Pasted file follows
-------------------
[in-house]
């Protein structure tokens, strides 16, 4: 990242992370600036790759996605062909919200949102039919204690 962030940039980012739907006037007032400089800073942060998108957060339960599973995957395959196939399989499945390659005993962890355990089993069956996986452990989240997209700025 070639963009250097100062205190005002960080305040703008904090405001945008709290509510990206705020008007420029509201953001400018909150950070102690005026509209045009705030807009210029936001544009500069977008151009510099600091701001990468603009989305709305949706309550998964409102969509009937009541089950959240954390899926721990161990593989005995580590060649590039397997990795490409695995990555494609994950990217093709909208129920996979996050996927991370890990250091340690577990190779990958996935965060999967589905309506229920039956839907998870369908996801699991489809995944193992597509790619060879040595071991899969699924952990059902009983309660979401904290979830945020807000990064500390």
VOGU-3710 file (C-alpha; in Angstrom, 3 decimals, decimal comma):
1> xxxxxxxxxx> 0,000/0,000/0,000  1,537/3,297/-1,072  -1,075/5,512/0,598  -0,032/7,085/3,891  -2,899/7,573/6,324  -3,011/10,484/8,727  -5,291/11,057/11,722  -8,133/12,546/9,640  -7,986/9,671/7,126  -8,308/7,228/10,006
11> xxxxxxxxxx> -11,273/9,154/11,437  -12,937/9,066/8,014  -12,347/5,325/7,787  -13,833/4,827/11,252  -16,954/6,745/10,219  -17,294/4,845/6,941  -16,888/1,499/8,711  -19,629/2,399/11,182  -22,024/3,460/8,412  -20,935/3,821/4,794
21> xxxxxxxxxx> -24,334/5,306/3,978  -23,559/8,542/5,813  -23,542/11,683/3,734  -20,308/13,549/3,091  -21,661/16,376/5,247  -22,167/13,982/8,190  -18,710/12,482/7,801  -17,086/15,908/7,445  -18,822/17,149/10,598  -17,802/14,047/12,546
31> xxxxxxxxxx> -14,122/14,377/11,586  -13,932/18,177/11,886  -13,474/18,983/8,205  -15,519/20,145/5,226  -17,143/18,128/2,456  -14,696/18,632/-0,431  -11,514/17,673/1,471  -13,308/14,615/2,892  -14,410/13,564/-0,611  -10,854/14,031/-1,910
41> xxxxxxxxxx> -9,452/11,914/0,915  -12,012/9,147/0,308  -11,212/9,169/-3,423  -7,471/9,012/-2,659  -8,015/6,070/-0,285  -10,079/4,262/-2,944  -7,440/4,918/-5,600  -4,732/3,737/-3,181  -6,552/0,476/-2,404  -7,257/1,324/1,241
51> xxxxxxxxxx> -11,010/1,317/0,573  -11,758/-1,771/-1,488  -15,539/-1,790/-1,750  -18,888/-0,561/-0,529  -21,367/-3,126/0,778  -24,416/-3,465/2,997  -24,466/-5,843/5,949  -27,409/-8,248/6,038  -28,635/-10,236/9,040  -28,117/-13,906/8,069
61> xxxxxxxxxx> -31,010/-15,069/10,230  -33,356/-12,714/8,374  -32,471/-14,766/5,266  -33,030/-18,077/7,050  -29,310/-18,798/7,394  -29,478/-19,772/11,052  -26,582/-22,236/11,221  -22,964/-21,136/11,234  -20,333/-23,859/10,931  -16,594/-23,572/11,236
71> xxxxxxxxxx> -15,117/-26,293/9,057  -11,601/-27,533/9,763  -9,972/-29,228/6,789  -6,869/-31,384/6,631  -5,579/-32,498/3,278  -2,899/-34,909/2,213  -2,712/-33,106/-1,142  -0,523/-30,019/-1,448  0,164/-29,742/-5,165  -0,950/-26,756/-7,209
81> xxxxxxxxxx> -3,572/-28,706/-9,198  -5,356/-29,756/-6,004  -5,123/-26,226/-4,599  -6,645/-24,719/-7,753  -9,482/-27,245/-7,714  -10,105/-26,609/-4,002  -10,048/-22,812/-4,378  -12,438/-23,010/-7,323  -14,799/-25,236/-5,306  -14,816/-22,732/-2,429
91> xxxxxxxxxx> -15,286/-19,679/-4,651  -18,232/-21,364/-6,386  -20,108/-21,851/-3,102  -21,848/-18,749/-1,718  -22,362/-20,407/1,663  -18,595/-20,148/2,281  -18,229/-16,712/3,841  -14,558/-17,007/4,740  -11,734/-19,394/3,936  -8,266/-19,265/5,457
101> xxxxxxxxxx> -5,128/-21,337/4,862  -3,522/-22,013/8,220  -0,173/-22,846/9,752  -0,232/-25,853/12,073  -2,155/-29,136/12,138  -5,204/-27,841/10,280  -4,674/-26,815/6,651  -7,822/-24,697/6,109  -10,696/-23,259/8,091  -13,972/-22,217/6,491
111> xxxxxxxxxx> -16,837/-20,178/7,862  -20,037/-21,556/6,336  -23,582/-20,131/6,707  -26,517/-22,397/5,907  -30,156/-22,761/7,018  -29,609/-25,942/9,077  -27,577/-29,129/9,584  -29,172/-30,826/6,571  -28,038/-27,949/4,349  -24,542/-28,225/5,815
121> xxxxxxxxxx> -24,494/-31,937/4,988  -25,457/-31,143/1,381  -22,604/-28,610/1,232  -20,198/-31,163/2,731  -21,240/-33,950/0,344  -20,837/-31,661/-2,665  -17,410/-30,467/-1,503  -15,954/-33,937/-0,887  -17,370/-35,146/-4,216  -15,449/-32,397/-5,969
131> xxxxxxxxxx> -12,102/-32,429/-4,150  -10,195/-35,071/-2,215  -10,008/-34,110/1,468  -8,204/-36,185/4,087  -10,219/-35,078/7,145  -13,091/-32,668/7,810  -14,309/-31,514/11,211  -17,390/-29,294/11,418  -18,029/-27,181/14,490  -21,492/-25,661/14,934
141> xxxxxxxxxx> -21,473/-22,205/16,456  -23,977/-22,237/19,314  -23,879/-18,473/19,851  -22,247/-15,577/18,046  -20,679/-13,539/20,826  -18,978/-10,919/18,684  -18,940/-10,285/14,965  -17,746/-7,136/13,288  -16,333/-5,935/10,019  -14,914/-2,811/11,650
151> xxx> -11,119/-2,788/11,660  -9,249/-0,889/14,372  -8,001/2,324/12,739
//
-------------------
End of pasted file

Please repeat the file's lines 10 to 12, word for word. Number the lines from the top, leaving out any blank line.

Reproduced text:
61> xxxxxxxxxx> -31,010/-15,069/10,230  -33,356/-12,714/8,374  -32,471/-14,766/5,266  -33,030/-18,077/7,050  -29,310/-18,798/7,394  -29,478/-19,772/11,052  -26,582/-22,236/11,221  -22,964/-21,136/11,234  -20,333/-23,859/10,931  -16,594/-23,572/11,236
71> xxxxxxxxxx> -15,117/-26,293/9,057  -11,601/-27,533/9,763  -9,972/-29,228/6,789  -6,869/-31,384/6,631  -5,579/-32,498/3,278  -2,899/-34,909/2,213  -2,712/-33,106/-1,142  -0,523/-30,019/-1,448  0,164/-29,742/-5,165  -0,950/-26,756/-7,209
81> xxxxxxxxxx> -3,572/-28,706/-9,198  -5,356/-29,756/-6,004  -5,123/-26,226/-4,599  -6,645/-24,719/-7,753  -9,482/-27,245/-7,714  -10,105/-26,609/-4,002  -10,048/-22,812/-4,378  -12,438/-23,010/-7,323  -14,799/-25,236/-5,306  -14,816/-22,732/-2,429